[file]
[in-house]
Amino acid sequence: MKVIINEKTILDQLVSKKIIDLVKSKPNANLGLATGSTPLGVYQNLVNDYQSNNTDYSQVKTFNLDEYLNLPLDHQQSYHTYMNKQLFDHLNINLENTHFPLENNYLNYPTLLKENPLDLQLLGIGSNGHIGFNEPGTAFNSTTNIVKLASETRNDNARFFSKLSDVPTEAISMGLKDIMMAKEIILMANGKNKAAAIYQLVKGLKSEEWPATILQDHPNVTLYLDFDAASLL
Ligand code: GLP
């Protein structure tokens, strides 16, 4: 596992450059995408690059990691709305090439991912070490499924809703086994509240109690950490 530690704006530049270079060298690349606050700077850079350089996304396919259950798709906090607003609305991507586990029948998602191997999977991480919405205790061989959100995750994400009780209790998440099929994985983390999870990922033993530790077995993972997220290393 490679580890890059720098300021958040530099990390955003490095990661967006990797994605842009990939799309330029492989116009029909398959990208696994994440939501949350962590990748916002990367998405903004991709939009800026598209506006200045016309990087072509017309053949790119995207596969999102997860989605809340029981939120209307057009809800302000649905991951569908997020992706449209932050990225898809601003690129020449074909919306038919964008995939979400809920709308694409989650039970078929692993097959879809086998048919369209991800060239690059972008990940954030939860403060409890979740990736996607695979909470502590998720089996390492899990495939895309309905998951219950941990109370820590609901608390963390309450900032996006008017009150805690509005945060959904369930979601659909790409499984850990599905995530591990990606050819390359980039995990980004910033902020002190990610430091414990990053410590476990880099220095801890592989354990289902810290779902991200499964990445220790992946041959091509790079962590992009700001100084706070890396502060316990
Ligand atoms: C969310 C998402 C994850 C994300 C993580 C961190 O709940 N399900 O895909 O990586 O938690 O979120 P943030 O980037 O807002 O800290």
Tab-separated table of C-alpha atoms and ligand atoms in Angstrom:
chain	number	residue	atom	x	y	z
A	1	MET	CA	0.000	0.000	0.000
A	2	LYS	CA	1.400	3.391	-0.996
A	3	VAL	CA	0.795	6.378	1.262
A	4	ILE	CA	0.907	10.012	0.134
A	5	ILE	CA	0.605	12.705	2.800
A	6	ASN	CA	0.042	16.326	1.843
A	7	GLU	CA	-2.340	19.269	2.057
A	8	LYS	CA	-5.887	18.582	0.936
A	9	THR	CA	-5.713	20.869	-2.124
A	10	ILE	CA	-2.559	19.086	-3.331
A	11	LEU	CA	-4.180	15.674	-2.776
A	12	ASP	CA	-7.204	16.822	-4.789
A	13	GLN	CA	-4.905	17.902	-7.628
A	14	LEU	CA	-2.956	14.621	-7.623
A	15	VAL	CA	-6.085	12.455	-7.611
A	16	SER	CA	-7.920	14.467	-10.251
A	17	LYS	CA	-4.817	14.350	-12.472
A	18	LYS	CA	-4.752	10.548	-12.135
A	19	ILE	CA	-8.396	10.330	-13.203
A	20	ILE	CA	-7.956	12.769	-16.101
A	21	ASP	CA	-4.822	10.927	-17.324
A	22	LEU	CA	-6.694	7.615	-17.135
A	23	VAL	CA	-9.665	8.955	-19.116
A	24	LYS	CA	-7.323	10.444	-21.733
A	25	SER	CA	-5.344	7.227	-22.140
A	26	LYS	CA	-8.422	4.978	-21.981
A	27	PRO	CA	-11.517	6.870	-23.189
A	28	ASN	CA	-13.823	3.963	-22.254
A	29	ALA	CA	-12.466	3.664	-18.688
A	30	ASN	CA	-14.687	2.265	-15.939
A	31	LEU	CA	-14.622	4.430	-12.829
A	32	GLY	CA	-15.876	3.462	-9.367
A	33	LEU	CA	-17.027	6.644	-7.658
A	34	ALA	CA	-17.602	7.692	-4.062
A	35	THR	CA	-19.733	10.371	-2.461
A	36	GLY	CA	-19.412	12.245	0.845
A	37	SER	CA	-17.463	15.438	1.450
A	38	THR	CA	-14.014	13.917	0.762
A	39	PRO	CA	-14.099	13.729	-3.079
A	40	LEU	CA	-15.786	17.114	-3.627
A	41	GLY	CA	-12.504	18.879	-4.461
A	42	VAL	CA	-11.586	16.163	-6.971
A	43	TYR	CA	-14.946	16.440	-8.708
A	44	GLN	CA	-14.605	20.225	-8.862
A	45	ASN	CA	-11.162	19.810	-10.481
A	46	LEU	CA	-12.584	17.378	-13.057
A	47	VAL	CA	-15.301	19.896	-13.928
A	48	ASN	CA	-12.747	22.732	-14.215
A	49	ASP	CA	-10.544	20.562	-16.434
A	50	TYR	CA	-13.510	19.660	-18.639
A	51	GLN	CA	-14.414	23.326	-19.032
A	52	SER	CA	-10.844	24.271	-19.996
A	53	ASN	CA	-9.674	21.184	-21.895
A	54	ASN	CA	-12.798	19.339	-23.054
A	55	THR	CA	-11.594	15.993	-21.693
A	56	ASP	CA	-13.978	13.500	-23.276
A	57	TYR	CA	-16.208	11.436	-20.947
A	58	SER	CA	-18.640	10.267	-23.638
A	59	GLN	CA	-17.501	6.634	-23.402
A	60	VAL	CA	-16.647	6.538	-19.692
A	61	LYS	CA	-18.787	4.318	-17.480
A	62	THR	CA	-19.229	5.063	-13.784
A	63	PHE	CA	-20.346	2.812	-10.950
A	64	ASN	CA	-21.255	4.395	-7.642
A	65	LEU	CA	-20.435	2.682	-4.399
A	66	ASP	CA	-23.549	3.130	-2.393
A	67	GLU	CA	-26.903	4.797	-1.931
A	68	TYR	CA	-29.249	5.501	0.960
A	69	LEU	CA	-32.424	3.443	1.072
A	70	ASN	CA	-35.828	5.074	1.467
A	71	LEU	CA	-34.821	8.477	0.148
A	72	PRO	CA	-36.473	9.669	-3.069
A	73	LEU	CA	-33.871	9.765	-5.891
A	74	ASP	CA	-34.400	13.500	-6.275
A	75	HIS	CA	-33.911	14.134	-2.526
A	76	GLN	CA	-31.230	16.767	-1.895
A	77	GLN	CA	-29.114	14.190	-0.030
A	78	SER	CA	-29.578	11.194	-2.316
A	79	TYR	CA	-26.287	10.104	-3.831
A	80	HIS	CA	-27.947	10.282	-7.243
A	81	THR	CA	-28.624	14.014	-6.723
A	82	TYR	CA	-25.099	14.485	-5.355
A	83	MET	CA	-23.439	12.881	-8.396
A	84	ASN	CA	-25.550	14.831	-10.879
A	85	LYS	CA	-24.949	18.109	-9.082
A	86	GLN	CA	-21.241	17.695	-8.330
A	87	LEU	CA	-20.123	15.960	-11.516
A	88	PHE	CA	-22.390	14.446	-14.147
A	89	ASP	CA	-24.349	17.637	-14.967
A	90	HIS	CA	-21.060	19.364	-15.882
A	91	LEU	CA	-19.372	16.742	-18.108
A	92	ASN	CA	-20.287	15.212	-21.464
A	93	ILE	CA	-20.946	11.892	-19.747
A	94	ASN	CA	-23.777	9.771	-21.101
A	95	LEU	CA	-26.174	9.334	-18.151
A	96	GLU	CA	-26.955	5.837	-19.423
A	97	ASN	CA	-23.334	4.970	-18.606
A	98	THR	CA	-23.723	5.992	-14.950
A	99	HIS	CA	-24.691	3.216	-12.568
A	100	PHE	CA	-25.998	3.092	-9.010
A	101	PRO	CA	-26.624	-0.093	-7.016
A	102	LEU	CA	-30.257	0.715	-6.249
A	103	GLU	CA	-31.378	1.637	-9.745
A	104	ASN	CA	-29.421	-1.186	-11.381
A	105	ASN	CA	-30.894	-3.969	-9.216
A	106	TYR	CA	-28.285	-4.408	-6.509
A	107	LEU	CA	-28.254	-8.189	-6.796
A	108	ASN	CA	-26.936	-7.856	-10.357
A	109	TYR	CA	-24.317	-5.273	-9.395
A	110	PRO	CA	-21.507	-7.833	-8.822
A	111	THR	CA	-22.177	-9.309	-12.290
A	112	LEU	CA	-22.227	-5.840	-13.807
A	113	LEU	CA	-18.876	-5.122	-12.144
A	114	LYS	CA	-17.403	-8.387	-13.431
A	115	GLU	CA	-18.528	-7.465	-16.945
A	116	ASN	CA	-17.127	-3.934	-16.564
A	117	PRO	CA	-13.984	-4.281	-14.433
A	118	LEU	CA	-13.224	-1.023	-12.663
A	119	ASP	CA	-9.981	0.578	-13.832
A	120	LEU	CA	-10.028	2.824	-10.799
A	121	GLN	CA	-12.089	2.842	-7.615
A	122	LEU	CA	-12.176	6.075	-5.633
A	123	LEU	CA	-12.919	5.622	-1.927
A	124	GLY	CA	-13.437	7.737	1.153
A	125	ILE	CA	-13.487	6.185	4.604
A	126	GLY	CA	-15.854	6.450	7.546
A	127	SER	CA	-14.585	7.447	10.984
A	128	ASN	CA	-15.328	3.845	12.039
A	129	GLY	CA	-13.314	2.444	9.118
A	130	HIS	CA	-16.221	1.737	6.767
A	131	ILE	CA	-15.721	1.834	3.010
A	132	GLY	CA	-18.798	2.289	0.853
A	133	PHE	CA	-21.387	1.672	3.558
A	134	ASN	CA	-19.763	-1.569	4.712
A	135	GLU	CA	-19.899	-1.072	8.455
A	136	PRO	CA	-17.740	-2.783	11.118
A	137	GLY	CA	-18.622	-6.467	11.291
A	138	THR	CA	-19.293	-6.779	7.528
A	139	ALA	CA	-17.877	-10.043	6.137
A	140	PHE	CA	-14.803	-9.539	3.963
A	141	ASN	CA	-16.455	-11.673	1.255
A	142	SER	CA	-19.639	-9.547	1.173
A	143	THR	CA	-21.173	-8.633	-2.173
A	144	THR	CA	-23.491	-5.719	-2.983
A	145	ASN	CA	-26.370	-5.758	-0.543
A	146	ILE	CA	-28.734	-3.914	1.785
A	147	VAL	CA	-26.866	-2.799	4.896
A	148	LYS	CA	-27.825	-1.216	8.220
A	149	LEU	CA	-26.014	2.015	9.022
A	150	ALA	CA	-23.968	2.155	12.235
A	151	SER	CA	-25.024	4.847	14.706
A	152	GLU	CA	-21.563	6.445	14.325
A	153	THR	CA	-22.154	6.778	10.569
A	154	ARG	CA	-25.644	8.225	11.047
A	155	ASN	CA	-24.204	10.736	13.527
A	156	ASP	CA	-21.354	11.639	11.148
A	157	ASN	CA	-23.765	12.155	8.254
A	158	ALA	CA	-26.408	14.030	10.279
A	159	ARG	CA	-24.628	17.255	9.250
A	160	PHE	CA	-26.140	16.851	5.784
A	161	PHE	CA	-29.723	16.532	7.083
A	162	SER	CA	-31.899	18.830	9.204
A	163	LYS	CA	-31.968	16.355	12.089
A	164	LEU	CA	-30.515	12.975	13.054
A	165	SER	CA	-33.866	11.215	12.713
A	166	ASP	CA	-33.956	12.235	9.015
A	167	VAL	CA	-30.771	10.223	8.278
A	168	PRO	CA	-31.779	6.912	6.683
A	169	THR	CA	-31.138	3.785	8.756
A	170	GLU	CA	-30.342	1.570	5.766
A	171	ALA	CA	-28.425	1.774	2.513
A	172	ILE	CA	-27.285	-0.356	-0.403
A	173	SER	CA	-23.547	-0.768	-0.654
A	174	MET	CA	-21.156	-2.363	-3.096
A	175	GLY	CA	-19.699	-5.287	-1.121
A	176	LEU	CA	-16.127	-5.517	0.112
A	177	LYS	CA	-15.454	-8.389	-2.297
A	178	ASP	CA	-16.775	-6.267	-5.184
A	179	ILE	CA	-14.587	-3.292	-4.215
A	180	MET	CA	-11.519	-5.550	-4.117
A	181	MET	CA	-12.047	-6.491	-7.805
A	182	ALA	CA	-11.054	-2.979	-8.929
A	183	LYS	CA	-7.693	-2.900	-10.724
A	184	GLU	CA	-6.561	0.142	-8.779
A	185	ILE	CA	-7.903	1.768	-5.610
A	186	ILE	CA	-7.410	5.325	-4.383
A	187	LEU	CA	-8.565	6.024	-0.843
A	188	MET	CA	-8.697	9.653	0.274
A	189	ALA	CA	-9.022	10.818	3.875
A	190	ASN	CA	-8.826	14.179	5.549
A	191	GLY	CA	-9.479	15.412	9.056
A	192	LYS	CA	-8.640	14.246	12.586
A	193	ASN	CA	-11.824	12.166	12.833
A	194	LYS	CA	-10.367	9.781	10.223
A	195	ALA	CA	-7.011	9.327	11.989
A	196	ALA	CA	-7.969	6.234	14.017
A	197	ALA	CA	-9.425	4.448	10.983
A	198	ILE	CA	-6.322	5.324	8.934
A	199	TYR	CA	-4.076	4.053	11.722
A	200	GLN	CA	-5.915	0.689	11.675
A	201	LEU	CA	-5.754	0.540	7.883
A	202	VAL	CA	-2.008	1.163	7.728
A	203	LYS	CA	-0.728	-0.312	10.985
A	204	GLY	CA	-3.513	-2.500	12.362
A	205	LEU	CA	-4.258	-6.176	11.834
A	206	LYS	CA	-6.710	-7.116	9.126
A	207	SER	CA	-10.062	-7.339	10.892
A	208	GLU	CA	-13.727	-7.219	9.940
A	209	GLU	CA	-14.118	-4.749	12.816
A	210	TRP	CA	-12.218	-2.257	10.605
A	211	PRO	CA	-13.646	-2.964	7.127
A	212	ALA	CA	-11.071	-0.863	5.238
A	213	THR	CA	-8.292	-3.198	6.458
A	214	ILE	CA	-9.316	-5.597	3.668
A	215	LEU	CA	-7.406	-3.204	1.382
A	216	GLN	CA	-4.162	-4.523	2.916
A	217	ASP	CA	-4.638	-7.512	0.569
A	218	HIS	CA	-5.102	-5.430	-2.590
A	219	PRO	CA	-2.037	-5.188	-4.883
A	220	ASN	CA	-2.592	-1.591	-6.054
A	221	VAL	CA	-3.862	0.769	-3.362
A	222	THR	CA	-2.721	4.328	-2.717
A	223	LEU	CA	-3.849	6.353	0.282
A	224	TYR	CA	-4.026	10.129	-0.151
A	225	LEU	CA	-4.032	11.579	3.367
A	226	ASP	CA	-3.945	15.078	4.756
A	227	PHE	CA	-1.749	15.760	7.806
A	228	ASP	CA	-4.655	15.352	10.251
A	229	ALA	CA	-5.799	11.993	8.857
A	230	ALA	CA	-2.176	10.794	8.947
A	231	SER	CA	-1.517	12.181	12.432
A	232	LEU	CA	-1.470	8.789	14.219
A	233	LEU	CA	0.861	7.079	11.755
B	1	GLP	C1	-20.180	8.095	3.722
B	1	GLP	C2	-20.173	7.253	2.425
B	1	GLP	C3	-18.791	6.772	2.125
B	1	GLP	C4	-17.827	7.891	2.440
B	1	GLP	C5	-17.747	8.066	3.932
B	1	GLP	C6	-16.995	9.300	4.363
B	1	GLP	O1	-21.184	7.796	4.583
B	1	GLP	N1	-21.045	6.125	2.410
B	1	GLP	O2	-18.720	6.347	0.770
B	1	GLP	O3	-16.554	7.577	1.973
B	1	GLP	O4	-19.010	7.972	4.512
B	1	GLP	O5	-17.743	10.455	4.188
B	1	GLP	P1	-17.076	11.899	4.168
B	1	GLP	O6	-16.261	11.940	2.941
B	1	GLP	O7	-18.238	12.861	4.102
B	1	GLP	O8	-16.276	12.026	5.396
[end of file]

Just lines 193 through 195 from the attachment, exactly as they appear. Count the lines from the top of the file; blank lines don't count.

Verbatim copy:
A	186	ILE	CA	-7.410	5.325	-4.383
A	187	LEU	CA	-8.565	6.024	-0.843
A	188	MET	CA	-8.697	9.653	0.274